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February  2018, 15(1): 125-140. doi: 10.3934/mbe.2018005

Sex-biased prevalence in infections with heterosexual, direct, and vector-mediated transmission: a theoretical analysis

1. 

Dipartimento di Matematica, Università degli Studi di Trento, Via Sommarive 14,38123 Povo (TN), Italy

2. 

School of Mathematical & Statistical Sciences, Arizona State University, Tempe, AZ 85281, USA

3. 

Instituto de Matemáticas, Universidad Nacional Autónoma de México (UNAM), Ciudad Universitaria 04510, Ciudad de Mexico, Mexico

* Corresponding author

Received  October 30, 2016 Accepted  January 20, 2017 Published  May 2017

Three deterministic Kermack-McKendrick-type models for studying the transmission dynamics of an infection in a two-sex closed population are analyzed here. In each model it is assumed that infection can be transmitted through heterosexual contacts, and that there is a higher probability of transmission from one sex to the other than vice versa. The study is focused on understanding whether and how this bias in transmission reflects in sex differences in final attack ratios (i.e. the fraction of individuals of each sex that eventually gets infected). In the first model, where the other two transmission modes are not considered, the attack ratios (fractions of the population of each sex that will eventually be infected) can be obtained as solutions of a system of two nonlinear equations, that has a unique solution if the net reproduction number exceeds unity. It is also shown that the ratio of attack ratios depends solely on the ratio of gender-specific susceptibilities and on the basic reproductive number of the epidemic $ \mathcal{R}_0 $, and that the gender-specific final attack-ratio is biased in the same direction as the gender-specific susceptibilities. The second model allows also for infection transmission through direct, non-sexual, contacts. In this case too, an analytical expression is derived from which the attack ratios can be obtained. The qualitative results are similar to those obtained for the previous model, but another important parameter for determining the value of the ratio between the attack ratios in the two sexes is obtained, the relative weight of direct vs. heterosexual transmission (namely, ρ). Quantitatively, the ratio of final attack ratios generally will not exceed 1.5, if non-sexual transmission accounts for most transmission events (ρ ≥ 0.6) and the ratio of gender-specific susceptibilities is not too large (say, 5 at most).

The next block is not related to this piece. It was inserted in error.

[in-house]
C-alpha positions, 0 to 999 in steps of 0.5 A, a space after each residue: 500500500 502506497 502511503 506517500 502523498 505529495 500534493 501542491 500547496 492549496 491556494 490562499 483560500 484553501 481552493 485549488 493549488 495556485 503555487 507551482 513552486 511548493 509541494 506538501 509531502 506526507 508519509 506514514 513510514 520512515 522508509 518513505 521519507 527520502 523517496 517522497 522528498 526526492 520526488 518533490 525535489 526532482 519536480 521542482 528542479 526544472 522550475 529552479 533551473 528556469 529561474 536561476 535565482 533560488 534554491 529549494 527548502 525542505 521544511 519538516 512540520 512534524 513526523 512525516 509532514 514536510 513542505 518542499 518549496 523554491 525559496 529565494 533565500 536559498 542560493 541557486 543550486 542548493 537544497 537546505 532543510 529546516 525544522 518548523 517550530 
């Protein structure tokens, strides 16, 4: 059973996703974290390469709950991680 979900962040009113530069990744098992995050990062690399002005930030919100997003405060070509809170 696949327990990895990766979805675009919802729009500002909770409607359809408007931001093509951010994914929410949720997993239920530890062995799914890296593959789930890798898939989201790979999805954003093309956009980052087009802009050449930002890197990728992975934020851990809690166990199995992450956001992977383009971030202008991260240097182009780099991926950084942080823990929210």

The third model considers vector-borne, instead of direct transmission. In this case, we were not able to find an analytical expression for the final attack ratios, but used instead numerical simulations. The results on final attack ratios are actually quite similar to those obtained with the second model. It is interesting to note that transient patterns can differ from final attack ratios, as new cases will tend to occur more often in the more susceptible sex, while later depletion of susceptibles may bias the ratio in the opposite direction.

The analysis of these simple models, despite their lack of realism, can help in providing insight into, and assessment of, the potential role of gender-specific transmission in infections with multiple modes of transmission, such as Zika virus (ZIKV), by gauging what can be expected to be seen from epidemiological reports of new cases, disease incidence and seroprevalence surveys.

Citation: Andrea Pugliese, Abba B. Gumel, Fabio A. Milner, Jorge X. Velasco-Hernandez. Sex-biased prevalence in infections with heterosexual, direct, and vector-mediated transmission: a theoretical analysis. Mathematical Biosciences & Engineering, 2018, 15 (1) : 125-140. doi: 10.3934/mbe.2018005
References:
[1]

C. L. Althaus and N. Low, How Relevant Is Sexual Transmission of Zika Virus?, PLOS Med., 13 (2016), 1-3. doi: 10.1371/journal.pmed.1002157. Google Scholar

[2]

M.-C. BoilyR. F. BaggaleyL. WangB. MasseR. G. WhiteR. J. Hayes and M. Alary, Heterosexual risk of HIV-1 infection per sexual act: Systematic review and meta-analysis of observational studies, Lancet Infect. Dis., 9 (2009), 118-129. doi: 10.1016/S1473-3099(09)70021-0. Google Scholar

[3]

R. B. BrooksM. P. CarlosR. A. MyersM. Grace WhiteT. Bobo-LenociD. AplanD. Blythe and K. A. Feldman, Likely Sexual Transmission of Zika Virus from a Man with No Symptoms of Infection --Maryland, 2016, MMWR Morb Mortal Wkly Rep, 65 (2016), 915-916. doi: 10.15585/mmwr.mm6534e2. Google Scholar

[4]

CDC, Hepatitis A Questions and Answers for the Public, URL https://www.cdc.gov/hepatitis/hav/afaq.htm.Google Scholar

[5]

F. C. CoelhoB. DurovniV. SaraceniC. LemosC. T. CodecoS. CamargoL. M. de CarvalhoL. BastosD. ArduiniD. A. M. Villela and M. Armstrong, Higher incidence of Zika in adult women than adult men in Rio de Janeiro suggests a significant contribution of sexual transmission from men to women, Int. J. Infect. Dis., 51 (2016), 128-132. doi: 10.1016/j.ijid.2016.08.023. Google Scholar

[6]

W. D. DavidsonS SlavinskiK. Komoto and J. Rakeman, Suspected Female-to-Male Sexual Transmission of Zika Virus-New York City, 2016, MMWR Morb Mortal Wkly Rep, 65 (2016), 716-717. Google Scholar

[7]

O. Diekmann and J. A. P. Heesterbeek, Mathematical Epidemiology of Infectious Diseases: Model Building, Analysis and Interpretation, New York: John Wiley and Sons, 2000. Google Scholar

[8]